The Peggy Seigel Writing Competition|
Rewarding excellence in both history research and writing
About Peggy Seigel
Growing up in Fort Wayne in the 1950s and early 1960s, I was aware of few women and minorities in the city’s history. Fort Wayne’s past was about military leaders, not about women and African Americans who struggled to support their families and pursue new opportunities. Following graduation from South Side High School in 1963, I was fortunate to study English literature in college, then to find my first job in Washington, D.C. At the University of Michigan and in the streets of our nation’s capital, I was awakened to the Civil Rights movement, the tragedies and contradictions of the Vietnam War, and the renewed women’s rights movement. How could I not become an advocate of social justice?
My interest in writing about Indiana women and African Americans began in Indianapolis in the 1970s when my children started school. Using my few free hours, I discovered records in the Indiana Historical Society Library and in the State Library that opened rich areas for research. I began my habit of building research files and trying to make sense of them. After we moved back to Fort Wayne in 1986, I had the great fortune to have access to the resources of the Allen County Public Library. I had articles published in The Indiana Magazine of History and in the Allen County History Center’s Old Fort News. Promoting the history of Indiana women and African-Americans through a writing contest for undergraduate college students thus continues a life- long personal passion.
Challenging students to write about Indiana women and African Americans is also a way of remembering my mother who for years sent me newspaper clippings about Indiana women and civil rights, thus assuring me that women before me had led interesting lives and that people in the present were engaged in social justice. Finally, this initiative is a way for young people to give voice to people who have traditionally been silenced and to discover themselves as writers.
With deepest gratitude to good friends, history professionals, and Manchester University for making this possible, I look forward to uncovering more of our common history.
“Charles Case - A Radical Republican in the Irrepressible Conflict,” Indiana Magazine of History 107, 4 (December 2011) 327-360.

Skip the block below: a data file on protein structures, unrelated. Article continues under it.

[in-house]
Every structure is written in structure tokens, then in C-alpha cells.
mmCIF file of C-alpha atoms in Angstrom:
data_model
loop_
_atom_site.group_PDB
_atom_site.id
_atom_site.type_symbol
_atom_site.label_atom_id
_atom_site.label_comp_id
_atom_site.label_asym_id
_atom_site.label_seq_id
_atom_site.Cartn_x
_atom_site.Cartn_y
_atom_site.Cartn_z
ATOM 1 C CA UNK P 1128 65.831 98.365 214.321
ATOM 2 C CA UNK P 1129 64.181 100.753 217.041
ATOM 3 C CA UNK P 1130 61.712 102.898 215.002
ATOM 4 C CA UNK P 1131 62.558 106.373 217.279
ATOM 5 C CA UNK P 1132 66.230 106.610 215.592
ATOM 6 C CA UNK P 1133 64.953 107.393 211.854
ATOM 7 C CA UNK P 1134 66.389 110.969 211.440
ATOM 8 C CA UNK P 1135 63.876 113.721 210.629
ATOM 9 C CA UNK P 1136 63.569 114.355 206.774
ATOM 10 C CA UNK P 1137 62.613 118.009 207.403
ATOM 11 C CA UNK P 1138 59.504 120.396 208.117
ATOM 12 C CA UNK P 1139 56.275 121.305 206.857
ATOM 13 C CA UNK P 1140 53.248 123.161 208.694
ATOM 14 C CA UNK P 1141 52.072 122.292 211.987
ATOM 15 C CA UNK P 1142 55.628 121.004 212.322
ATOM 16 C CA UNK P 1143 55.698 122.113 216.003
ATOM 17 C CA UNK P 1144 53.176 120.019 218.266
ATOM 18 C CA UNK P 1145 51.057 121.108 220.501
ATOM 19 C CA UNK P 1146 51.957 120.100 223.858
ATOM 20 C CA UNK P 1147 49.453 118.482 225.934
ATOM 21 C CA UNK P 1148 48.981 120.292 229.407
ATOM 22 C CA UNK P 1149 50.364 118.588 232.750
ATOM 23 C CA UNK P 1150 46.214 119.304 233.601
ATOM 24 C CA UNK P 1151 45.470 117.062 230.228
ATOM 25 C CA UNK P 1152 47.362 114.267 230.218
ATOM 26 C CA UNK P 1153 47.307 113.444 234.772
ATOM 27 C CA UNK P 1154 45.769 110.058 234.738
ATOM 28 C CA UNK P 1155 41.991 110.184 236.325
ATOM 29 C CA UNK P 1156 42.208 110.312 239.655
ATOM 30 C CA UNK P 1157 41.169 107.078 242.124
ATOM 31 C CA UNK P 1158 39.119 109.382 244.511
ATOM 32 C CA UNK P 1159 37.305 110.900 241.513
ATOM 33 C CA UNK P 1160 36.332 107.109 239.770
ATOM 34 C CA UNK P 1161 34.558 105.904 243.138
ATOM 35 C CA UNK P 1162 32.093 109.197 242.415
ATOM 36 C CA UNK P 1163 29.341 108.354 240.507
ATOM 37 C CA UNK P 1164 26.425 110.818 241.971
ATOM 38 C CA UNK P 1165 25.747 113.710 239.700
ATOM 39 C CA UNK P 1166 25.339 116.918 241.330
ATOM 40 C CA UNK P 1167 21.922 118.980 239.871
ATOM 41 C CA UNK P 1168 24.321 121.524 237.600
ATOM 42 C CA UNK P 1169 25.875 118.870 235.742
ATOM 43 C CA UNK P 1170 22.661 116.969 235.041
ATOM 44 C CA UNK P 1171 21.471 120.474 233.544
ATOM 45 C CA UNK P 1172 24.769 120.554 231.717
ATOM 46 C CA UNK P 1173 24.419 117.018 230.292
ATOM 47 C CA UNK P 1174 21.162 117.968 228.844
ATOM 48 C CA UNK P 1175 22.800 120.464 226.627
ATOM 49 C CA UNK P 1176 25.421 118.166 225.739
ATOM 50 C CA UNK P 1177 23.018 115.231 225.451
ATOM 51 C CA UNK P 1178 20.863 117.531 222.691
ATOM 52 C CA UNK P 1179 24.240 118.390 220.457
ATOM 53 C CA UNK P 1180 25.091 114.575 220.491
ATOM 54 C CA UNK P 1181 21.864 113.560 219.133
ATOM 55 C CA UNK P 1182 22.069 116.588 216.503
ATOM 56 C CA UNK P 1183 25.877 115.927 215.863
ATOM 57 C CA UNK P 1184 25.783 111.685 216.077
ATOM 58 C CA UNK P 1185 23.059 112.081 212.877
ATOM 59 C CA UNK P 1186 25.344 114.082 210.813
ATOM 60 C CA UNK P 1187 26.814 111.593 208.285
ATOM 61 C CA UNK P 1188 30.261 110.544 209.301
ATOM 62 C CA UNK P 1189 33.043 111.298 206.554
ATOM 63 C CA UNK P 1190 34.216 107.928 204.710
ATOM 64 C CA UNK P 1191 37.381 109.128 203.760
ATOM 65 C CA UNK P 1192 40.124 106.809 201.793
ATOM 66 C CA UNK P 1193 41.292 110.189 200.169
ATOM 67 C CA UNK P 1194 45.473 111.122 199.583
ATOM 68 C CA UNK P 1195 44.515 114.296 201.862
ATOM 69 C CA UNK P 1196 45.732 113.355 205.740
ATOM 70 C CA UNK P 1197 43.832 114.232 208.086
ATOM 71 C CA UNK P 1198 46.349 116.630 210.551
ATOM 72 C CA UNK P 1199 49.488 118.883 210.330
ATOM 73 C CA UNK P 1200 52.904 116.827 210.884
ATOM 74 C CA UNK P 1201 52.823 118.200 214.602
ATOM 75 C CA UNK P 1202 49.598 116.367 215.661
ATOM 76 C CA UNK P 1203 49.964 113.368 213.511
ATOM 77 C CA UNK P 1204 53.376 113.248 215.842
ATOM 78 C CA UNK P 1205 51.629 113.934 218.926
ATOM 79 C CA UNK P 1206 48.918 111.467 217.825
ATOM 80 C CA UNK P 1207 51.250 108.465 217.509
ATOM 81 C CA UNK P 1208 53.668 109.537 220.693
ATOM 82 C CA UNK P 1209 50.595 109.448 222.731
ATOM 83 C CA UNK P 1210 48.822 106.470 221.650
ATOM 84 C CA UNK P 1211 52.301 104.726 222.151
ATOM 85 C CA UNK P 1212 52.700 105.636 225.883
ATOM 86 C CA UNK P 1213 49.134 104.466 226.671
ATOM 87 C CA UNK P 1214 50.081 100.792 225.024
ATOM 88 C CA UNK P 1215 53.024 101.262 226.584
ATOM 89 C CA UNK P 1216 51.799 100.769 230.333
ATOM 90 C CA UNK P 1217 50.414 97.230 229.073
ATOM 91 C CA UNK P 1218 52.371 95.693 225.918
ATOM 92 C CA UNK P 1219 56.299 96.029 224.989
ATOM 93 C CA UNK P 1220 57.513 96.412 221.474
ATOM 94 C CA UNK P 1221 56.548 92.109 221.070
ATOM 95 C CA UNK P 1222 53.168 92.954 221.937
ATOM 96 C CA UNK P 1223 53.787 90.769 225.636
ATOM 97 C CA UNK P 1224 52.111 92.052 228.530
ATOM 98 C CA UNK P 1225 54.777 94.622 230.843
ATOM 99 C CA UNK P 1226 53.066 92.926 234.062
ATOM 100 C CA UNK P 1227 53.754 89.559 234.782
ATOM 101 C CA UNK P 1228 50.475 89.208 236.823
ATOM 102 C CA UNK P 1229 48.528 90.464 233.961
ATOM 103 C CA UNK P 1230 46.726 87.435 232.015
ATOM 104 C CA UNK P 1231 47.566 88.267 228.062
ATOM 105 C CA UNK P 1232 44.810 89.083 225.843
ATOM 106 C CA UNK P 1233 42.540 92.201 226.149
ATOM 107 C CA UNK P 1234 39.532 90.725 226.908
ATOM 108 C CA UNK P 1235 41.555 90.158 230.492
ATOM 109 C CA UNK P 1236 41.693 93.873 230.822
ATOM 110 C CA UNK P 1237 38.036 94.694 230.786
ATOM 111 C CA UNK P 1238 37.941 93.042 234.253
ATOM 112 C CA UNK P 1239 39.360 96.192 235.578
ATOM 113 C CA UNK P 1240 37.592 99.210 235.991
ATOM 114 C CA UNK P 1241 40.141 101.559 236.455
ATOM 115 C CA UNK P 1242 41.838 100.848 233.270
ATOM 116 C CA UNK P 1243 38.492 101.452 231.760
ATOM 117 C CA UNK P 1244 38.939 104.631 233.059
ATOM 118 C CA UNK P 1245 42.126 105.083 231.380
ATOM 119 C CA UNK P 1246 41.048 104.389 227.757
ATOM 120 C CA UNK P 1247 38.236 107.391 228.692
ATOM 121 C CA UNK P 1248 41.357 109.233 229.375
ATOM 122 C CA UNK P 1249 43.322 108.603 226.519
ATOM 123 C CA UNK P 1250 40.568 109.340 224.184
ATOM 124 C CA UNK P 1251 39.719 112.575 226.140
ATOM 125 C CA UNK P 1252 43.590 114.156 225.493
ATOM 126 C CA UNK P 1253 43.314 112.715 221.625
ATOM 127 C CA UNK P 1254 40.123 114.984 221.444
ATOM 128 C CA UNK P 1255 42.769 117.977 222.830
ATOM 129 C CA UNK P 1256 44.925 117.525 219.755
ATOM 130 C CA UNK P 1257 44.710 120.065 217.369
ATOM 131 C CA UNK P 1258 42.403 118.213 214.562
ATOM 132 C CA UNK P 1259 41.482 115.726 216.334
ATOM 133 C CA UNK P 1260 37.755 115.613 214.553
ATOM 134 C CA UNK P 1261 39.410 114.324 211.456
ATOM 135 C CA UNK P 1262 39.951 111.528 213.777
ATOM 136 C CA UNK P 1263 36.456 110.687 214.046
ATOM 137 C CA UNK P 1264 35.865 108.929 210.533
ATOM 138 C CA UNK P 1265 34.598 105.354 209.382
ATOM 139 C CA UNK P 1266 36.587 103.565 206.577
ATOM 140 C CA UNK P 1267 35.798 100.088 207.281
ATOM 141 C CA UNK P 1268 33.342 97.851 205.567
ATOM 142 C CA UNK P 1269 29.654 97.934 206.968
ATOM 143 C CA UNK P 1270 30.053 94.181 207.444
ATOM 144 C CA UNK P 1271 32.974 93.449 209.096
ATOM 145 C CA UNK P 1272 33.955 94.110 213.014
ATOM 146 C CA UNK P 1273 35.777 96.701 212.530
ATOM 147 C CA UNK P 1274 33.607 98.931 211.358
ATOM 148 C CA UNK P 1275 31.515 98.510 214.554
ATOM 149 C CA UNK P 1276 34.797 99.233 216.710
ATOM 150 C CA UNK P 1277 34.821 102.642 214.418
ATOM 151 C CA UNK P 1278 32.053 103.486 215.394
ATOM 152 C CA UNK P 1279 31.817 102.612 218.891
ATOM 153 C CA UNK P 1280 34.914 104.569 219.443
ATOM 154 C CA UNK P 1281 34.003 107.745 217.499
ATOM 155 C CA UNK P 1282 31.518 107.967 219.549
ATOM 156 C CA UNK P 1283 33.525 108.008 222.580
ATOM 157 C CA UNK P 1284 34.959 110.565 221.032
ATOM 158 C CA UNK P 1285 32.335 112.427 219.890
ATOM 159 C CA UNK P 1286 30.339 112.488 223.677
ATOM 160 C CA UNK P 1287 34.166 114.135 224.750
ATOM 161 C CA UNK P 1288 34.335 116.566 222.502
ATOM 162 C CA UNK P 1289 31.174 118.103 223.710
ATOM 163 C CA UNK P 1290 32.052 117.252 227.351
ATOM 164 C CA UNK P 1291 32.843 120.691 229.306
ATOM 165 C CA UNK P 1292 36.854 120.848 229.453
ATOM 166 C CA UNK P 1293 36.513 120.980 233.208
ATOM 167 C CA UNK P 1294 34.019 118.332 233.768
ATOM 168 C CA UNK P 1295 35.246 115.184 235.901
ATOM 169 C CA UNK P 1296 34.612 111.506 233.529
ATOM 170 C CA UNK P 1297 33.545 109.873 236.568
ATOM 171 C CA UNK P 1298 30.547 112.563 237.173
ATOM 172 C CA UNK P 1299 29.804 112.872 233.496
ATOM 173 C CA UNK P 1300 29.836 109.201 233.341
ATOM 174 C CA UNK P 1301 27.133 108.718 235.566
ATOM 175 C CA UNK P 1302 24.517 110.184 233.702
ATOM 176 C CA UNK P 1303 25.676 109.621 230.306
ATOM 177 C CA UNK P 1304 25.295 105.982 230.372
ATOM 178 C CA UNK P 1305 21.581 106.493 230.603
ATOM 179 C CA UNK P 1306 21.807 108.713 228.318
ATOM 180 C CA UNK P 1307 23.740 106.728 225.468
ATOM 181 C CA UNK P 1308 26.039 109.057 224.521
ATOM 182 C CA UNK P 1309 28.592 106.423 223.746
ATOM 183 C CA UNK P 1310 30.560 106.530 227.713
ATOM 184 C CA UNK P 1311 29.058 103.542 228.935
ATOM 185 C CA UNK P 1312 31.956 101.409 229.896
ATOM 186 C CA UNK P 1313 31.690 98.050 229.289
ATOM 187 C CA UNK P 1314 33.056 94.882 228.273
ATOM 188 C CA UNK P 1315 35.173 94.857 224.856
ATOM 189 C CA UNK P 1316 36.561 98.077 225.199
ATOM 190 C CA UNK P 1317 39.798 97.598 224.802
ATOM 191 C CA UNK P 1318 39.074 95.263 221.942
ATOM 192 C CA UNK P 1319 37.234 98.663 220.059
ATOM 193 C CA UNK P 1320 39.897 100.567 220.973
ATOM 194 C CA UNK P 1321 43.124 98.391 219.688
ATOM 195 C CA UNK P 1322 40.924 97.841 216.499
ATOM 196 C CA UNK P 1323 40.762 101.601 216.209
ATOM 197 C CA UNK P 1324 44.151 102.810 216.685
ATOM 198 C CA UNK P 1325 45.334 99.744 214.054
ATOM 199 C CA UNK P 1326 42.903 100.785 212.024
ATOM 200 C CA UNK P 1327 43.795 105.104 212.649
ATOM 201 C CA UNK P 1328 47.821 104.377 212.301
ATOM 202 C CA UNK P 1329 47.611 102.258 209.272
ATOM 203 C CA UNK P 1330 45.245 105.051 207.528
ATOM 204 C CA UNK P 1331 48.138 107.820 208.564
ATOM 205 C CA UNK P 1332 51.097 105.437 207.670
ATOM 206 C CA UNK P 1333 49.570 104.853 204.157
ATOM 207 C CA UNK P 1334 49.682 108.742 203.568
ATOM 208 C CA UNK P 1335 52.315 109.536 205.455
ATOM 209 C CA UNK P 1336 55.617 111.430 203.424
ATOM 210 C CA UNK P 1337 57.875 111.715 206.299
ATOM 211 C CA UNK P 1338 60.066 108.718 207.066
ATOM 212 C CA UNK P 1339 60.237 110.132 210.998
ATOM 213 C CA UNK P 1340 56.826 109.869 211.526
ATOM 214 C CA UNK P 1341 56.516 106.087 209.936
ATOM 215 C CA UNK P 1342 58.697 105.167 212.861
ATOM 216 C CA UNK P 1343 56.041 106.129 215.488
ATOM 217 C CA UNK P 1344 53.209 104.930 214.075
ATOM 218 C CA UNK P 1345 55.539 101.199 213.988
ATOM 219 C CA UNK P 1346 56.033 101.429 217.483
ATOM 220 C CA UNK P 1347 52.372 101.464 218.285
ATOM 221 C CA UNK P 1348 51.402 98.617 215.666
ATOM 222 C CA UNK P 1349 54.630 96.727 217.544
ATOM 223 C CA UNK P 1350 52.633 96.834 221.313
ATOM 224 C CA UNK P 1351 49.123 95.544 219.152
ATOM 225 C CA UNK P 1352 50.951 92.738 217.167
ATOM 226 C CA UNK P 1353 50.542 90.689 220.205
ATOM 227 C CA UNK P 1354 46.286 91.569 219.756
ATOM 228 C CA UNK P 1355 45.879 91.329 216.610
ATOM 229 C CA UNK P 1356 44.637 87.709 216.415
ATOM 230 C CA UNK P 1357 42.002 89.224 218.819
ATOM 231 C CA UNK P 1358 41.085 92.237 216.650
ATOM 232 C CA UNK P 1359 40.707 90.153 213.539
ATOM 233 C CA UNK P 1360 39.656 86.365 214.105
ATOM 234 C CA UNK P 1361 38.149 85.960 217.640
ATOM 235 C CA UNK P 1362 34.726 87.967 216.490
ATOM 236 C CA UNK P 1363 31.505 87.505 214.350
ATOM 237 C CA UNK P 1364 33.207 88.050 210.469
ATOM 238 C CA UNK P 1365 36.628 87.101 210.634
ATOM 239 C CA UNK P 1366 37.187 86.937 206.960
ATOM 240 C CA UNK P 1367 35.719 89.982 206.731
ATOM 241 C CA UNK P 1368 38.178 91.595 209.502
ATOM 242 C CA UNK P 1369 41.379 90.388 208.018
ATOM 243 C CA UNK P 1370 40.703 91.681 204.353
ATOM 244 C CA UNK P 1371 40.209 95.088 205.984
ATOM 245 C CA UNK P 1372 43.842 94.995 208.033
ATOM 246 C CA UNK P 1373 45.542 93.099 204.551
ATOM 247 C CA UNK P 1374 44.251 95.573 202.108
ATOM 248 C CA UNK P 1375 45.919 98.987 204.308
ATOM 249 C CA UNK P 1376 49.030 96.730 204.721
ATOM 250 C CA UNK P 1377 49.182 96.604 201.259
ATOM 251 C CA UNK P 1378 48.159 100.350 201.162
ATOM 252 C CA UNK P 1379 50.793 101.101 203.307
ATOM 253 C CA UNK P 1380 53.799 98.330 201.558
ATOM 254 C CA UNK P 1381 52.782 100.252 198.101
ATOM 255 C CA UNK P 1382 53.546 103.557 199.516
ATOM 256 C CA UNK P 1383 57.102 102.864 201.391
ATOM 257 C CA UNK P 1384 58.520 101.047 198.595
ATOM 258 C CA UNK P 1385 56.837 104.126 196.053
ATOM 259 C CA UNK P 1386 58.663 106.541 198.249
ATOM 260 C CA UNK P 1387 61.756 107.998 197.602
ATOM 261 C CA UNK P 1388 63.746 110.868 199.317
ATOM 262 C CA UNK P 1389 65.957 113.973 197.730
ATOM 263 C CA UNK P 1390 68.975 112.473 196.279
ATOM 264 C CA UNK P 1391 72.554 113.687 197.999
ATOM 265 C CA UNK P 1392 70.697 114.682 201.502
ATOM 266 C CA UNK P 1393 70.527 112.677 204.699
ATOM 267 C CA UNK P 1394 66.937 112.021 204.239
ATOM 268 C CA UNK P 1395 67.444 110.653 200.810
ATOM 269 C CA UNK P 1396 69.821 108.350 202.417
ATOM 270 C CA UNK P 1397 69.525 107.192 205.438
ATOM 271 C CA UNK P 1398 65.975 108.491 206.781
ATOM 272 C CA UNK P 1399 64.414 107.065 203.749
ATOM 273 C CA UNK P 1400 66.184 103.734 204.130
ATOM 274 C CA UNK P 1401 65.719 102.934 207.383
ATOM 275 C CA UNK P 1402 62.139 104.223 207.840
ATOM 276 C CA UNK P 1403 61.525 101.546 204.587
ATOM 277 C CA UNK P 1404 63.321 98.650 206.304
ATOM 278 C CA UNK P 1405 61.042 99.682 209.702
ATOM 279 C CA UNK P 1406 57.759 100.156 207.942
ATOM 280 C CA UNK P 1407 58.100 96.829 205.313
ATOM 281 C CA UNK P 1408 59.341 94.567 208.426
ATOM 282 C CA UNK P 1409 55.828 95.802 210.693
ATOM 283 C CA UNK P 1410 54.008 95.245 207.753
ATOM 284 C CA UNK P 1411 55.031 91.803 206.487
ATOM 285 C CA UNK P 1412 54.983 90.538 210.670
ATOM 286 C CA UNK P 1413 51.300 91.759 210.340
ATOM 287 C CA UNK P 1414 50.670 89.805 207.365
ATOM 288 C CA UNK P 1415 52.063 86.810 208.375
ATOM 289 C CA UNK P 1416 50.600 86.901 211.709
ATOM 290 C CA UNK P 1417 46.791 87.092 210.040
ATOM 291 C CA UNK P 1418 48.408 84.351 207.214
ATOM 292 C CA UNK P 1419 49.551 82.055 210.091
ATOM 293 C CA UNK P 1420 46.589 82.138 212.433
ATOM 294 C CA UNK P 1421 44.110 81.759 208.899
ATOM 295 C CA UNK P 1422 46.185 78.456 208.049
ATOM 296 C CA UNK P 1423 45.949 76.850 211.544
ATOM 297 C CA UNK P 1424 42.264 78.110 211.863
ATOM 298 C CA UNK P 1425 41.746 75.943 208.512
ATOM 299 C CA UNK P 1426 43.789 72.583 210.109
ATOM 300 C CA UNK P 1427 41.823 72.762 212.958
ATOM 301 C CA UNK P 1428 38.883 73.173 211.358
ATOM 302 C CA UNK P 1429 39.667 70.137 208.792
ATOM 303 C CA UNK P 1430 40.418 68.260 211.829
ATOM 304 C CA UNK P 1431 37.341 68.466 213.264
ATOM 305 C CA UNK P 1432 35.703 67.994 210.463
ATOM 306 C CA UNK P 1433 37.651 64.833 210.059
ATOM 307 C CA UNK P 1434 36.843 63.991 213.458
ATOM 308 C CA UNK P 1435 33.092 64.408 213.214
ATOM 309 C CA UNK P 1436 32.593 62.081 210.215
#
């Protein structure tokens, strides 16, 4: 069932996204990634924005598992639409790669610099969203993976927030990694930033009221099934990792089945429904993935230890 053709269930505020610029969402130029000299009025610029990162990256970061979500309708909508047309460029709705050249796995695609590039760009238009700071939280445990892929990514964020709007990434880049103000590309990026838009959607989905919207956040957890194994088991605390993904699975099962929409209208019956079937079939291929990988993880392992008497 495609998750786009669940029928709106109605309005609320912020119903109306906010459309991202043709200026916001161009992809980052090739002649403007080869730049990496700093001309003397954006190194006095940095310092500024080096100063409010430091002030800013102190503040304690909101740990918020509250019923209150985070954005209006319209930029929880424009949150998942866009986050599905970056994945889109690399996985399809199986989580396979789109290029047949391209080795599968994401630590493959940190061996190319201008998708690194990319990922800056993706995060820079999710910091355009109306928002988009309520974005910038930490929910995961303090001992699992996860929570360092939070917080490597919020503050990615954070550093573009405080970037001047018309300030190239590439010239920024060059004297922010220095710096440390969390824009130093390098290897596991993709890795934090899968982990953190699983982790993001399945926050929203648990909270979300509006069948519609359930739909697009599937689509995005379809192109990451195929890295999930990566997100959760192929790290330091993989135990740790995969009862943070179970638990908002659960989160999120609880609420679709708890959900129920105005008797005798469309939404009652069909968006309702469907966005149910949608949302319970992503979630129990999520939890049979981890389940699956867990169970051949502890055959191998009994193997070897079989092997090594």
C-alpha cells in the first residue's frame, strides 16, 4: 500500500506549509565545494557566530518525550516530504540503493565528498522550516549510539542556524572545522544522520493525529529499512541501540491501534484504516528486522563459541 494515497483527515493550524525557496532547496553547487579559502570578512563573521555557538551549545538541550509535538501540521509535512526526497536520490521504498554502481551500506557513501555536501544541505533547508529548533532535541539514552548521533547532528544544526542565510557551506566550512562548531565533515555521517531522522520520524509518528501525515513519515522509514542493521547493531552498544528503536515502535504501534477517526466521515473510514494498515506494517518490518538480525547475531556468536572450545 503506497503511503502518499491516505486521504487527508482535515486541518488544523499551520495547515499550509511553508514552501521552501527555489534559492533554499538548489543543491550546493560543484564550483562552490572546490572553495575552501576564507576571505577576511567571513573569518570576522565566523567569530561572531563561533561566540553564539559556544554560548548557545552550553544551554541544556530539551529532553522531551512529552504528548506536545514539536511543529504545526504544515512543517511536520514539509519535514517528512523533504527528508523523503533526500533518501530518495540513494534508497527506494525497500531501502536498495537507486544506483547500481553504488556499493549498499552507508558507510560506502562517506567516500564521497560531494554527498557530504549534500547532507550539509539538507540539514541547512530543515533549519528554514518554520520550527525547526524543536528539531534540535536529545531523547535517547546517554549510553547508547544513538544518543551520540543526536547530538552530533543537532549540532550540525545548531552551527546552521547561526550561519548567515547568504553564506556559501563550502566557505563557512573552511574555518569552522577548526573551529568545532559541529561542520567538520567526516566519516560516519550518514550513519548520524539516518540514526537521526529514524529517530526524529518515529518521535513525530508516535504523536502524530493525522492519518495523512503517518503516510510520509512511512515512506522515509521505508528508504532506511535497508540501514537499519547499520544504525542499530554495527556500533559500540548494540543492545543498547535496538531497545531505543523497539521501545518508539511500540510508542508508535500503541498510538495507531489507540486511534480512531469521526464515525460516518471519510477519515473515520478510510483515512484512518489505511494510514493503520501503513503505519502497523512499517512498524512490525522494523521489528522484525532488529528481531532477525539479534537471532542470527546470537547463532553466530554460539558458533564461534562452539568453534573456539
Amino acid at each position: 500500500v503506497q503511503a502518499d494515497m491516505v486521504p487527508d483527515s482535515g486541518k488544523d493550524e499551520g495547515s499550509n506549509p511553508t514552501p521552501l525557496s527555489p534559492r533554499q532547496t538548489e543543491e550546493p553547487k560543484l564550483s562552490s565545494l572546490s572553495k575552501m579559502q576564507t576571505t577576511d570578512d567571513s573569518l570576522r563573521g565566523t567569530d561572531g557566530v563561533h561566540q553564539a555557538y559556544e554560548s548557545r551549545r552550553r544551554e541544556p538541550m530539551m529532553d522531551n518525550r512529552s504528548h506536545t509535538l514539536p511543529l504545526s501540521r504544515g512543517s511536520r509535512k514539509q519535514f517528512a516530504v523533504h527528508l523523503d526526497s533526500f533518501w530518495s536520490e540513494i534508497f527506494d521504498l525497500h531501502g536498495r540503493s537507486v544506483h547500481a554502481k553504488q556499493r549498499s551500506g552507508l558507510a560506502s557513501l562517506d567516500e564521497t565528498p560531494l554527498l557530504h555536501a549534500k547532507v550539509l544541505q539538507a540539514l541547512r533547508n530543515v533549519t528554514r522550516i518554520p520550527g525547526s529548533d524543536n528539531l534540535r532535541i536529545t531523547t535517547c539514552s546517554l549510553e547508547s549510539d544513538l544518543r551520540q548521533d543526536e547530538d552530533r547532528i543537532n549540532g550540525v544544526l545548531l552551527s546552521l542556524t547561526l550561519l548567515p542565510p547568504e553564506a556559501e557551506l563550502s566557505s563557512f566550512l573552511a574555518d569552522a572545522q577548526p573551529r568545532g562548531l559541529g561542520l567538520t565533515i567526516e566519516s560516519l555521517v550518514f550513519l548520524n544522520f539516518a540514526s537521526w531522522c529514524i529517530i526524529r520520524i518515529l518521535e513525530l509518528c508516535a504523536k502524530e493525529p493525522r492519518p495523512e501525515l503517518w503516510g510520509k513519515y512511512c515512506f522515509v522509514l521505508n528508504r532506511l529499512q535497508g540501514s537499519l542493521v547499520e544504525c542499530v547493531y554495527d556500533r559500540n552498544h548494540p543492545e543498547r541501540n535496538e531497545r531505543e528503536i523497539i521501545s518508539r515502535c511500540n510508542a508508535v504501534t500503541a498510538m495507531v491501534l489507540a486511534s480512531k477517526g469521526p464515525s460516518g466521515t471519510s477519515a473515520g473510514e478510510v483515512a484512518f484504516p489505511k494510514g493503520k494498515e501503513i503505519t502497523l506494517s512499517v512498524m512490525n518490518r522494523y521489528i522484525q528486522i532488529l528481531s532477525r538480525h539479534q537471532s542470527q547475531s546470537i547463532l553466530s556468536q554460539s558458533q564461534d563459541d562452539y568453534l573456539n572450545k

“Pushing the Color Line: Race and Employment in Fort Wayne, Indiana, 1933-1963,” Indiana Magazine of History 104, 3 (September 2008) 241-276.
“Winning the Vote in Fort Wayne, Indiana: The Long Cautious Journey in a German American City,” Indiana Magazine of History 102, 3 (September 2006) 220-257.
Two chapters in History of Fort Wayne and Allen County, Indiana Vol. I, Ed. John Beatty (2005) : Ch. 16 “What Shall We Do With Our Daughters: Changing Roles of Fort Wayne Women 1870-1920;” Ch. 70 “Coming to Fort Wayne: Five Refugee Groups in the Summit City.”
“Who’s Hiding in Our Basements? Abolitionists and the Underground Railroad in Allen County, Indiana Reconsidered.” Old Fort News, 66, No. 2 (2003) 1 – 13.
“Industrial ‘Girls’ in an Early Twentieth Century Boomtown: Traditions and Change in Fort Wayne, Indiana, 1900-1920.” Indiana Magazine of History XCIX, 3 (September 2003), 231-253.
“The [Fort Wayne] Standard: A Reform Newspaper in the 1850’s Storm.” Indiana Magazine of History XCVII, 3 (September 2001), 168-189.
“Eliza George, Fort Wayne’s Civil War Heroine: Public Praise and Personal Letters.” Old Fort News, 62, No. 1 (1999) 13-37.
"Moral Champions and Public Pathfinders: Antebellum Quaker Women in Eastcentral Indiana.” Quaker History: The Bulletin of the Friends Historical Association 81 (Fall 1992): 87-106.
“She Went to War: Indiana Women Nurses in the Civil War.” Indiana Magazine of History LXXXVI, 1 (March 1990): 1-27.
“Eliza George, Civil War Nurse.” Old Fort News, 50, No. 2 (1987): 3-8.
“Freedom Land!” A Play. [based on actual incident in Fort Wayne testing the enforcement of Article XIII to the revised Indiana Constitution prohibiting people of color from entering the state]: two performances October 2, 2005 at the Lincoln Museum, Fort Wayne, as part of 150th Celebration of First Presbyterian Church, Faith on the Frontier
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